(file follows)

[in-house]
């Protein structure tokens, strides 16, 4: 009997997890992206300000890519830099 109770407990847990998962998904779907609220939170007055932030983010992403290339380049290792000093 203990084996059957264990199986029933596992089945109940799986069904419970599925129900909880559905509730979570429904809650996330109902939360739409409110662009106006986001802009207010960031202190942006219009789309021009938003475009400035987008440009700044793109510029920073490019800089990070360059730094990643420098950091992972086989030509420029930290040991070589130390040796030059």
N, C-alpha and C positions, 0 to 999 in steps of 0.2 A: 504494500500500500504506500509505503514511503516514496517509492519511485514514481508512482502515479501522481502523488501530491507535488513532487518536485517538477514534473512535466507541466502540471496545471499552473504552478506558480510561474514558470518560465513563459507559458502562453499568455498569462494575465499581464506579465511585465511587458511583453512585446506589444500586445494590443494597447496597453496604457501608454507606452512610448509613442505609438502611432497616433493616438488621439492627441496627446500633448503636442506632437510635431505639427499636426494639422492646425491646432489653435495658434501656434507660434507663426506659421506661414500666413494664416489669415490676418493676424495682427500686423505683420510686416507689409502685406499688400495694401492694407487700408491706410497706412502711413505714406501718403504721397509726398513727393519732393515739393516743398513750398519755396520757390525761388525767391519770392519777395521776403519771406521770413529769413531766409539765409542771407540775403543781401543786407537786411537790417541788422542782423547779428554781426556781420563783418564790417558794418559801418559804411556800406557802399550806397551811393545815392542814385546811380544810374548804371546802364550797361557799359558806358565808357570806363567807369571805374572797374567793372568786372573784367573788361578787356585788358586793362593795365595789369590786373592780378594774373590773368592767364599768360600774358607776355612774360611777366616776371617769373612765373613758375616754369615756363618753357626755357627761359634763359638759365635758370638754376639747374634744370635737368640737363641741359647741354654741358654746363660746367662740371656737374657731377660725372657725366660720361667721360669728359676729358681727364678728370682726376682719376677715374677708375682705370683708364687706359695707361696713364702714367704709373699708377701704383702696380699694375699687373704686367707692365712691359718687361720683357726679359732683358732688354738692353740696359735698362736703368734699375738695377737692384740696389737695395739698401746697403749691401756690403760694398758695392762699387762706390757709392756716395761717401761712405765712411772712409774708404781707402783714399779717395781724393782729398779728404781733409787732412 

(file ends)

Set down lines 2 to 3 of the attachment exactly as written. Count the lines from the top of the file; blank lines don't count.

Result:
């Protein structure tokens, strides 16, 4: 009997997890992206300000890519830099 109770407990847990998962998904779907609220939170007055932030983010992403290339380049290792000093 203990084996059957264990199986029933596992089945109940799986069904419970599925129900909880559905509730979570429904809650996330109902939360739409409110662009106006986001802009207010960031202190942006219009789309021009938003475009400035987008440009700044793109510029920073490019800089990070360059730094990643420098950091992972086989030509420029930290040991070589130390040796030059």
N, C-alpha and C positions, 0 to 999 in steps of 0.2 A: 504494500500500500504506500509505503514511503516514496517509492519511485514514481508512482502515479501522481502523488501530491507535488513532487518536485517538477514534473512535466507541466502540471496545471499552473504552478506558480510561474514558470518560465513563459507559458502562453499568455498569462494575465499581464506579465511585465511587458511583453512585446506589444500586445494590443494597447496597453496604457501608454507606452512610448509613442505609438502611432497616433493616438488621439492627441496627446500633448503636442506632437510635431505639427499636426494639422492646425491646432489653435495658434501656434507660434507663426506659421506661414500666413494664416489669415490676418493676424495682427500686423505683420510686416507689409502685406499688400495694401492694407487700408491706410497706412502711413505714406501718403504721397509726398513727393519732393515739393516743398513750398519755396520757390525761388525767391519770392519777395521776403519771406521770413529769413531766409539765409542771407540775403543781401543786407537786411537790417541788422542782423547779428554781426556781420563783418564790417558794418559801418559804411556800406557802399550806397551811393545815392542814385546811380544810374548804371546802364550797361557799359558806358565808357570806363567807369571805374572797374567793372568786372573784367573788361578787356585788358586793362593795365595789369590786373592780378594774373590773368592767364599768360600774358607776355612774360611777366616776371617769373612765373613758375616754369615756363618753357626755357627761359634763359638759365635758370638754376639747374634744370635737368640737363641741359647741354654741358654746363660746367662740371656737374657731377660725372657725366660720361667721360669728359676729358681727364678728370682726376682719376677715374677708375682705370683708364687706359695707361696713364702714367704709373699708377701704383702696380699694375699687373704686367707692365712691359718687361720683357726679359732683358732688354738692353740696359735698362736703368734699375738695377737692384740696389737695395739698401746697403749691401756690403760694398758695392762699387762706390757709392756716395761717401761712405765712411772712409774708404781707402783714399779717395781724393782729398779728404781733409787732412 